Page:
The CodestSoftware Development
Kamil Ferens, 2020-10-22

TheCodestReview #2 - weekly software engineering juice

Hello and warm welcome in the 2nd episode of our TheCodesReview series. This week we have focused on quality in software engineering projects, the importance of frontend architecture and transition from technical to operations leader and what it takes in the remote setup times on the example of Dailymotion.

Glossary of aspects we are tackling:

  1. Refactoring tips for the sake of a quality improvement.

  2. Why frontend architecture matters and how to make it scalable and maintainable?

  3. Transition from CTO to COO role in tech organisation.

If you are interested in the topic of a switch from being a technology leader into an operations role, you can dive deeper into the additional resources linked at the bottom of the post.

The refactoring and architecture comments this week are delivered to you by our Ruby and React engineers.

Stephen Bigelow from Search Software Quality

Refactoring code has always been tremendously popular, but not everyone knows how to do it well and when it's a good time to do it. I've seen a lot of attempts to do refactor which ended with failure (especially in production, which is not a thing to be proud of). Learning tips from the mentioned article could help many programmers to improve their crucial refactoring skills.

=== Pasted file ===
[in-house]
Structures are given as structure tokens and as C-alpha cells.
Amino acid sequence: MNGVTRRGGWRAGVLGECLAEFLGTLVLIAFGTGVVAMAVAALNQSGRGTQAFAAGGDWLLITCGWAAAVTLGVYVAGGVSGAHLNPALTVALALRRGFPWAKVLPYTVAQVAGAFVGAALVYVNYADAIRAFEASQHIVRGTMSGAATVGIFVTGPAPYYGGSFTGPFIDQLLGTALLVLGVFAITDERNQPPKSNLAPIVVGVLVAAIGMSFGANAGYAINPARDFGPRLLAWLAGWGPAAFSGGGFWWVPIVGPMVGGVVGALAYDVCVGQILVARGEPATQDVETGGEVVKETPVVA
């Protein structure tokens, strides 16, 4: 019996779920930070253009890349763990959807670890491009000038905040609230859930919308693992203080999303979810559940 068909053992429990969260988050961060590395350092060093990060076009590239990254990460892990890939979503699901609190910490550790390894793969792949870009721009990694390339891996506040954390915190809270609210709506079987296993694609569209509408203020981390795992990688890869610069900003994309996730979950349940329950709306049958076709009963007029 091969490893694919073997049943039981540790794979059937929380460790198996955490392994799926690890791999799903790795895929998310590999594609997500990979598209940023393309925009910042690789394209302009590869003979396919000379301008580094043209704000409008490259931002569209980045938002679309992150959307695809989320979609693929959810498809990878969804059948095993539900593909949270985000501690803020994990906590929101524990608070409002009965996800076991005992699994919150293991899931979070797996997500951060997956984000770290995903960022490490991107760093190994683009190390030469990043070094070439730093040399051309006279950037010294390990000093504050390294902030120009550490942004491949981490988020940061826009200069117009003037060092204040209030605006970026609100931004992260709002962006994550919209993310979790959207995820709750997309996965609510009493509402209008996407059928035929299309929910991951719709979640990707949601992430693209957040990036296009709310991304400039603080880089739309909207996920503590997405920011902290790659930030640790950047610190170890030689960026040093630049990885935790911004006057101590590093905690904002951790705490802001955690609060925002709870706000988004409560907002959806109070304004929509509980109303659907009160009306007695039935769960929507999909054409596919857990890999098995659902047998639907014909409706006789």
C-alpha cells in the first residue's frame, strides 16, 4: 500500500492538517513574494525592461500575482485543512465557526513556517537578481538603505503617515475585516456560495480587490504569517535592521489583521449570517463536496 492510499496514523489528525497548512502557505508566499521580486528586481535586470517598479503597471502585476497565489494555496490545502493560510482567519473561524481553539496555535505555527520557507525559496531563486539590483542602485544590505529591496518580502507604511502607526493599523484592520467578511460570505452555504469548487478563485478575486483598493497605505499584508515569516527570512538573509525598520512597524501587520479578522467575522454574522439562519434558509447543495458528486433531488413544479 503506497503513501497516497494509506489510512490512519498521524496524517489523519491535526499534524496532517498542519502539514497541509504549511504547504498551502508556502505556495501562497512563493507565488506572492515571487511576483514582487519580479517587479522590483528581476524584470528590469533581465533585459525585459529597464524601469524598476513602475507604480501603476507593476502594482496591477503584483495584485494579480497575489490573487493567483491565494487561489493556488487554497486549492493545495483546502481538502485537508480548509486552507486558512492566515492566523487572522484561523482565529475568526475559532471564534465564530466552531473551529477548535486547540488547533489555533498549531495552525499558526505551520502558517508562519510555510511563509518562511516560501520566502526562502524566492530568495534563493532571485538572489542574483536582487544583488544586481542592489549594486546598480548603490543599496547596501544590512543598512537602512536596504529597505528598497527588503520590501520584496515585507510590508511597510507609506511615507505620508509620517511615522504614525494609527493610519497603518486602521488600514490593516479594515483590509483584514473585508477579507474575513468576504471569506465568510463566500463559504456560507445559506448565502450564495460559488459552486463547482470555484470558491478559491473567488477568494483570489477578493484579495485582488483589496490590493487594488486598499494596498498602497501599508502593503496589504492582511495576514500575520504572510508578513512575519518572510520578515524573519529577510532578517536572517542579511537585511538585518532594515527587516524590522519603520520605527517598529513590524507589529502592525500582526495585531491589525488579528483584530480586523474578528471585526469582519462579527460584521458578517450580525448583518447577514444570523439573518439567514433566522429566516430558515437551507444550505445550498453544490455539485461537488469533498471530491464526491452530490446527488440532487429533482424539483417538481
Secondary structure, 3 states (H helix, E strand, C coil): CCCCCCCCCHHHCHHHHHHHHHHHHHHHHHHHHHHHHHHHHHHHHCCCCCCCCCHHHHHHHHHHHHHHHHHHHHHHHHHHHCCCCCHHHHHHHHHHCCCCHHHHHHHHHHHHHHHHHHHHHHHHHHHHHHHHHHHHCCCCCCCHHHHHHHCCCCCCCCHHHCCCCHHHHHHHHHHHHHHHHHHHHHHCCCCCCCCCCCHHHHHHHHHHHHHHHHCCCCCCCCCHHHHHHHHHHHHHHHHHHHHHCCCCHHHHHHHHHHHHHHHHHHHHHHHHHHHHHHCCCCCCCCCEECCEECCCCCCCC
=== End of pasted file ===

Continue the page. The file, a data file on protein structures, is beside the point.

The number one tip from the article is "understand the code" which is always the 1st thing on my checklist to do before refactoring. You won't create better code if you don't know what the current code is doing. Understanding messy code could be effortful, but this is the price you have to pay to improve your codebase. Still, the ROI from this investment is high and it will pay off.

The next tip worth mentioning is to "test early and often" which could be applied not only in the refactoring context but also in developers' daily work. The topic of testing is enormous. It's not just about learning the syntax on how to write tests, but you also have to distinguish types of tests. To learn more about testing, I recommend you familiarize yourself with the test pyramid and then learn about the differences between classical and London schools.

Summing up, the article focuses on local refactoring which is good and could improve programmers' happiness with their work. Though to create a first-rate application on the architecture level, you have to go beyond the scope of this article and learn about issues related to application architecture. This may help you to start exiting a never-ending journey and that's what I wish all of you, myself included.

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Michael McShinsky from

How to achieve more scalable and maintainable architecture?

Proper way to structurize your app based on MVVM architecture?

How to avoid extra work as your app grows?